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Nori Wikipedia

Dried Seaweed (Nori)

The island nation of Japan consumes more seaweed (both in quantity and variety) than anyone else.

When it comes to Japanese food, there are 3 main types of seaweed products:

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1. Dry Toasted (Yaki Nori) 2. Dry Seasoned (Ajitsuke Nori) 3. Wet Seasoned (Tsukudani Nori)

Yaki Nori is likely the most well known of all seaweeds due mostly to its use for sushi rolls. Nori has been around as early as 689, a time when it was likely eaten raw and possibly used for medicinal purposes.

Present day nori is mostly farmed, where spores are placed in nets hung in lagoons and bays where the water is calm.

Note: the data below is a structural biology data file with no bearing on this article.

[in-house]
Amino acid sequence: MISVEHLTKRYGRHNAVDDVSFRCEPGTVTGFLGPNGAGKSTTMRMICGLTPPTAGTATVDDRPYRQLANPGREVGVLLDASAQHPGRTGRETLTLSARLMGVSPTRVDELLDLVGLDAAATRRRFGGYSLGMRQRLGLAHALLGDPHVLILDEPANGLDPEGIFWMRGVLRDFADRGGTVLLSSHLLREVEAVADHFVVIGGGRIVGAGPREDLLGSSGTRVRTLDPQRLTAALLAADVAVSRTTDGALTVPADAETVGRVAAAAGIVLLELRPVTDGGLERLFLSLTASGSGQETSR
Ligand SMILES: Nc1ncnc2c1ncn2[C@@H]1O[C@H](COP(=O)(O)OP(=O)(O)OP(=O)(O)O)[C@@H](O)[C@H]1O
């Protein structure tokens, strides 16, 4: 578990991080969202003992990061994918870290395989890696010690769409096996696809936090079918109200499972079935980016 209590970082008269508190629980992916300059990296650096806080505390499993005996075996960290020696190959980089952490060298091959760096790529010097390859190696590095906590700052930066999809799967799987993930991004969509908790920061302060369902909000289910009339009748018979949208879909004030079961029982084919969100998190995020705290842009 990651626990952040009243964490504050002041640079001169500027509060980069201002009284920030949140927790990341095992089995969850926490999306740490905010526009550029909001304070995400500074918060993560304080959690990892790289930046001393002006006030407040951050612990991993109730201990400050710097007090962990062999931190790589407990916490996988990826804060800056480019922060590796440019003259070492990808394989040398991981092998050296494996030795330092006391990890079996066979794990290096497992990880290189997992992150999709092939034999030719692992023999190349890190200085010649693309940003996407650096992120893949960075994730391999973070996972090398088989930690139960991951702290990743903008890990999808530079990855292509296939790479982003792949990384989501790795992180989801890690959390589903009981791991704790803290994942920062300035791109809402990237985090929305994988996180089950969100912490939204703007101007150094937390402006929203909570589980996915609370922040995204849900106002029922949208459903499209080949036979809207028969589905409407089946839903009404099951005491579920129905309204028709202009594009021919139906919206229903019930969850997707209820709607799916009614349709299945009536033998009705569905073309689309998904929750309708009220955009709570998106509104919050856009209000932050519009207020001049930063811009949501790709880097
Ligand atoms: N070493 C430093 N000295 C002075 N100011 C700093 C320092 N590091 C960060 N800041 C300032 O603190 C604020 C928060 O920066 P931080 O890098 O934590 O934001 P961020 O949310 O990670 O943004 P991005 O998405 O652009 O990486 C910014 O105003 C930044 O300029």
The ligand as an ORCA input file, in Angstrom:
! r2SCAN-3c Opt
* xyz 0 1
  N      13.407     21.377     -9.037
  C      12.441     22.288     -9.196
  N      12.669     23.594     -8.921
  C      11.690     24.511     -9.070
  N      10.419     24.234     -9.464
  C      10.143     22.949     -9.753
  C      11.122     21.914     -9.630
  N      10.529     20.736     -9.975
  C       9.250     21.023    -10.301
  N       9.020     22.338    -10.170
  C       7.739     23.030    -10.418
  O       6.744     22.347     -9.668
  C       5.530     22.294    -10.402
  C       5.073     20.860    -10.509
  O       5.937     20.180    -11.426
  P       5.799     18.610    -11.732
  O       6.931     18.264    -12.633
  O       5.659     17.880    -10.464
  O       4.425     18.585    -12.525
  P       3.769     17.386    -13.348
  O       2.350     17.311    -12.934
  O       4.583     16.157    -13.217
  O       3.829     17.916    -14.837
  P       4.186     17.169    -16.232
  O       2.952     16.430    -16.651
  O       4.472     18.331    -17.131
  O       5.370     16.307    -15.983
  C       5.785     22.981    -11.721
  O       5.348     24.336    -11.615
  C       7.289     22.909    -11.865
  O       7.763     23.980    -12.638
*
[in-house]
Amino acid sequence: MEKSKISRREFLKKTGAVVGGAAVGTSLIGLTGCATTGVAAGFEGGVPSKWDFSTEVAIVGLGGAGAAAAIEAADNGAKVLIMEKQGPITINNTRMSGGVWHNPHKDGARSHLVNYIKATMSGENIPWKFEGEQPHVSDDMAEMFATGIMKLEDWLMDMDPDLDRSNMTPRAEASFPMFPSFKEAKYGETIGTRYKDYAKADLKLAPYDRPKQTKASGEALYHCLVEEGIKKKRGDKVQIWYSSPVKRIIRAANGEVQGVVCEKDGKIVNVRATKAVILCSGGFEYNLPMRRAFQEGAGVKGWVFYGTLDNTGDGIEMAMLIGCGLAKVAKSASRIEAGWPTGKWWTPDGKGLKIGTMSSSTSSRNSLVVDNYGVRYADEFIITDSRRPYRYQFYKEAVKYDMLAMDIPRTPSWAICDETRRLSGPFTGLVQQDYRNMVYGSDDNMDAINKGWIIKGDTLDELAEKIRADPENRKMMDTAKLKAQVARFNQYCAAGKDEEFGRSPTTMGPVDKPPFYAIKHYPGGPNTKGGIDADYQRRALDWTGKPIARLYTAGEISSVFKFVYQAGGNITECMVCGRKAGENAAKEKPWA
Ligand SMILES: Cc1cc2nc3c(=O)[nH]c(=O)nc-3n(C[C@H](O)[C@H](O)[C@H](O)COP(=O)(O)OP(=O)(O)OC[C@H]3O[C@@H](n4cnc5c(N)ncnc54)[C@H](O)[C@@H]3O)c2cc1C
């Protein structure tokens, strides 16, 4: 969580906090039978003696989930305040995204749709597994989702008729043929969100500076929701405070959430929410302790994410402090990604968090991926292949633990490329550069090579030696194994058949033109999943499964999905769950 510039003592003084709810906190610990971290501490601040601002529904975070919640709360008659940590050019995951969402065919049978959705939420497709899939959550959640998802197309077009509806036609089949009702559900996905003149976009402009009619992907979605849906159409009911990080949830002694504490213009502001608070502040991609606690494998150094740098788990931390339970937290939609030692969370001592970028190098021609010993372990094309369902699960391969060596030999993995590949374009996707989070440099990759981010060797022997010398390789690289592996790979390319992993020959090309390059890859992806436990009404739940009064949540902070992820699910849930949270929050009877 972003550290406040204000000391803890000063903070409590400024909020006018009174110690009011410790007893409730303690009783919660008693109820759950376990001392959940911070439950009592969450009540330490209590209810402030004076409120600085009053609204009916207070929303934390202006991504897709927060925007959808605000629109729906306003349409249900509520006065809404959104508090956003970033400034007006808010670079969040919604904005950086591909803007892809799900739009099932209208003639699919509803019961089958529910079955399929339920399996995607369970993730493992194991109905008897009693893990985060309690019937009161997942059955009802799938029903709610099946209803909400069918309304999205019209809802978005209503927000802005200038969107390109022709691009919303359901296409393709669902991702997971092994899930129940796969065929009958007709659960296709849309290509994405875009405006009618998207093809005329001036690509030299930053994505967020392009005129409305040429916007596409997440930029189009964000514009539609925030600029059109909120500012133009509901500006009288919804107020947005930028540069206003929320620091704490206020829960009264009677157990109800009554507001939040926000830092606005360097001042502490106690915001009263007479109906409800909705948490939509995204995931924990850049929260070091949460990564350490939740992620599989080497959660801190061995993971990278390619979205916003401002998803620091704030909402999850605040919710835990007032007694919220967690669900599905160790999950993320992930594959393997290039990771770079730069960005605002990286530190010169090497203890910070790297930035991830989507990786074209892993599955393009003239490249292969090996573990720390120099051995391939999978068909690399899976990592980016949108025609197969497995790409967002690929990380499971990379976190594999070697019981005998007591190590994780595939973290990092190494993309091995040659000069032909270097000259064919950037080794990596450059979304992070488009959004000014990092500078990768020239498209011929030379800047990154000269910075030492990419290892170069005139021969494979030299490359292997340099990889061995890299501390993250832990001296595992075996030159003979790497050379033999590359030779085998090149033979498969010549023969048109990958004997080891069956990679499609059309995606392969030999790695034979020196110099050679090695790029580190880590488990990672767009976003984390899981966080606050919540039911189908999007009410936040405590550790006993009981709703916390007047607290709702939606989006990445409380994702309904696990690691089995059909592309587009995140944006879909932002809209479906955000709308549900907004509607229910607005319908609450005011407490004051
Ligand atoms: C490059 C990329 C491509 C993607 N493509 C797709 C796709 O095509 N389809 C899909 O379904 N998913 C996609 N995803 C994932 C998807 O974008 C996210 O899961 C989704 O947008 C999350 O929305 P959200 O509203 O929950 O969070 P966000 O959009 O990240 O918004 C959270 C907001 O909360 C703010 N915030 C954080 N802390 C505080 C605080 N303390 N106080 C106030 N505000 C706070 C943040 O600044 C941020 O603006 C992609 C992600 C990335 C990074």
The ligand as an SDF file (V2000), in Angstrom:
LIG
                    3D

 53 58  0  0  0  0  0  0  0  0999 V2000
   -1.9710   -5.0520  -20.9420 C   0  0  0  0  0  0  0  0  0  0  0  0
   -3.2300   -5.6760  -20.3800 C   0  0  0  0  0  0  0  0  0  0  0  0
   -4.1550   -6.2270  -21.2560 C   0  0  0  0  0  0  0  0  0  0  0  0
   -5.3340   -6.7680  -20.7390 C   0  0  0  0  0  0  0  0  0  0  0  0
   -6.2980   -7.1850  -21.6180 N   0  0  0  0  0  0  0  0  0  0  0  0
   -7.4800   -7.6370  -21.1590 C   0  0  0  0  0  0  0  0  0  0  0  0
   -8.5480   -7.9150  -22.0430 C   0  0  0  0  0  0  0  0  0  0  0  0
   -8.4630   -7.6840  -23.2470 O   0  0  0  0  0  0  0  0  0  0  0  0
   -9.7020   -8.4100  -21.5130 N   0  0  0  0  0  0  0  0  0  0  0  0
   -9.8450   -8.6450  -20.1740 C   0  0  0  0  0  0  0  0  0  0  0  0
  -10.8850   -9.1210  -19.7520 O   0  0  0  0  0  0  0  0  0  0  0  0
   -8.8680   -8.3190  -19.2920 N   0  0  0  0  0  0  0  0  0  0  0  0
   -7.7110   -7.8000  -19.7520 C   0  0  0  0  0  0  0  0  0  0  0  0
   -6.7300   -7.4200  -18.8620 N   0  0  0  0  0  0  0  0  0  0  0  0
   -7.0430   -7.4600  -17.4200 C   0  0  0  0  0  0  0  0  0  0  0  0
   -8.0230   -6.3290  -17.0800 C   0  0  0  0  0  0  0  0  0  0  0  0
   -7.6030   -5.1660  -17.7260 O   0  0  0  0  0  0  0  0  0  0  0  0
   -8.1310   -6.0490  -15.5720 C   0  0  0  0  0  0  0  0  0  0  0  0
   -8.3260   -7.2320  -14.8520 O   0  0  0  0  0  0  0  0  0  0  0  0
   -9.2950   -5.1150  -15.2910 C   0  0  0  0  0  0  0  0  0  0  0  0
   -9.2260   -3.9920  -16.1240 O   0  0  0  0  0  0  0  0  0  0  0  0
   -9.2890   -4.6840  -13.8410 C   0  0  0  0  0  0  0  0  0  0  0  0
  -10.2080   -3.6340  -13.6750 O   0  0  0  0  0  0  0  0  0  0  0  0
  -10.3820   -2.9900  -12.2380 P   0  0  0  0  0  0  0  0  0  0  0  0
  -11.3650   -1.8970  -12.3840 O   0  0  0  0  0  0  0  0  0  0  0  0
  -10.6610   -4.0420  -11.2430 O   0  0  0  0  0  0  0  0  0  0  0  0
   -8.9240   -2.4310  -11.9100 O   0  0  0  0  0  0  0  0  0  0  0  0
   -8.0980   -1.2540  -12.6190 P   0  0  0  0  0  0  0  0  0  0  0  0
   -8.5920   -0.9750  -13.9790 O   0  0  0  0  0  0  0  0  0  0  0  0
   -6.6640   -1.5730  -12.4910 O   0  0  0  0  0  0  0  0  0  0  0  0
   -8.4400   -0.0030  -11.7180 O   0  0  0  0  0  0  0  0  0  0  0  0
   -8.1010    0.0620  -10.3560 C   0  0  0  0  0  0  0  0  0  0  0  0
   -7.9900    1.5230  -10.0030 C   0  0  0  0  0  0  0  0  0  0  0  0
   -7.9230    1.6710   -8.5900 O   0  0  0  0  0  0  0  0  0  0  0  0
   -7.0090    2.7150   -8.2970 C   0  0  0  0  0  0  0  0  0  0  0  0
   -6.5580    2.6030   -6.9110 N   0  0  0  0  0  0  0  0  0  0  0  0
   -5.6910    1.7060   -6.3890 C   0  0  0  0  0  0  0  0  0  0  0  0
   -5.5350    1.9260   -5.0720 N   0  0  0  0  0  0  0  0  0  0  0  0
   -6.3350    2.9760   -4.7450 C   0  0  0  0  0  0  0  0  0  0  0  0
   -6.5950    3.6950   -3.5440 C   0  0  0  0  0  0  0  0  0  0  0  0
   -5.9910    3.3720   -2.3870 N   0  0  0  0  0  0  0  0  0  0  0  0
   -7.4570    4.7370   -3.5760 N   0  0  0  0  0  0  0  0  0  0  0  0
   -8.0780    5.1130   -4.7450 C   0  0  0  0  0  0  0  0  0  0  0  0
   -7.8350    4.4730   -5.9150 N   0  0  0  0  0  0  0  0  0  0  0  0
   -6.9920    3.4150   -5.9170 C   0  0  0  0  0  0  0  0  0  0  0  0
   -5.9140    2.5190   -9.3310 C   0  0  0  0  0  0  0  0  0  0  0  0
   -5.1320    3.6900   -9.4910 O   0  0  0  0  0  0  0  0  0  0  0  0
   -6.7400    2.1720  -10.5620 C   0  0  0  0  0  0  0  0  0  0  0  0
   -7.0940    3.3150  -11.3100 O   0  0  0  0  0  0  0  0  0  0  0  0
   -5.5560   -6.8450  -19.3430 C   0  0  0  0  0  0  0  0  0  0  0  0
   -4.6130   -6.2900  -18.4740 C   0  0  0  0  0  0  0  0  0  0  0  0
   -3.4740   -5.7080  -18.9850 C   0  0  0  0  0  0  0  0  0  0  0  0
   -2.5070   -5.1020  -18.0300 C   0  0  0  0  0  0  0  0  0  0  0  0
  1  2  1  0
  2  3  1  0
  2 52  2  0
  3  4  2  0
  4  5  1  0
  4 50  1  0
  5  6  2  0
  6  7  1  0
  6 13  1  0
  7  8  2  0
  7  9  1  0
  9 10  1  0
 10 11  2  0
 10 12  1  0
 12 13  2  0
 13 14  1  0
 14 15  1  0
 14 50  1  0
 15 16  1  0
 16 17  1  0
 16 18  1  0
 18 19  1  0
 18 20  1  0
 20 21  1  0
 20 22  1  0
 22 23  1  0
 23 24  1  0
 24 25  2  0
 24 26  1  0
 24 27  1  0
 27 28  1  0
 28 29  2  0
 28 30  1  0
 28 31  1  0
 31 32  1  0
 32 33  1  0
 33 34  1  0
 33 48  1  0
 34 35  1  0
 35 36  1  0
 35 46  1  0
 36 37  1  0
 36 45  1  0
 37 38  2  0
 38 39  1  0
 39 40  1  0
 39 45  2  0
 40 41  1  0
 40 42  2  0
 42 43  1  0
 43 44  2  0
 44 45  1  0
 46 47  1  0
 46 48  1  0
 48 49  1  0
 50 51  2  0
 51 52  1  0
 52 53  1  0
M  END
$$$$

On average, mature seaweed plants are 4" wide and 8" long. The process of making nori has its roots in traditional Japanese paper manufacturing. Crisp and dry in texture with notes of the sea, it's best to consume nori sooner than later. Nori which becomes limp will soon lose its aroma and flavour. Health wise, seaweed is nutritionally robust. It's rich in protein, vitamin A and B1, iron, calcium and zinc.  

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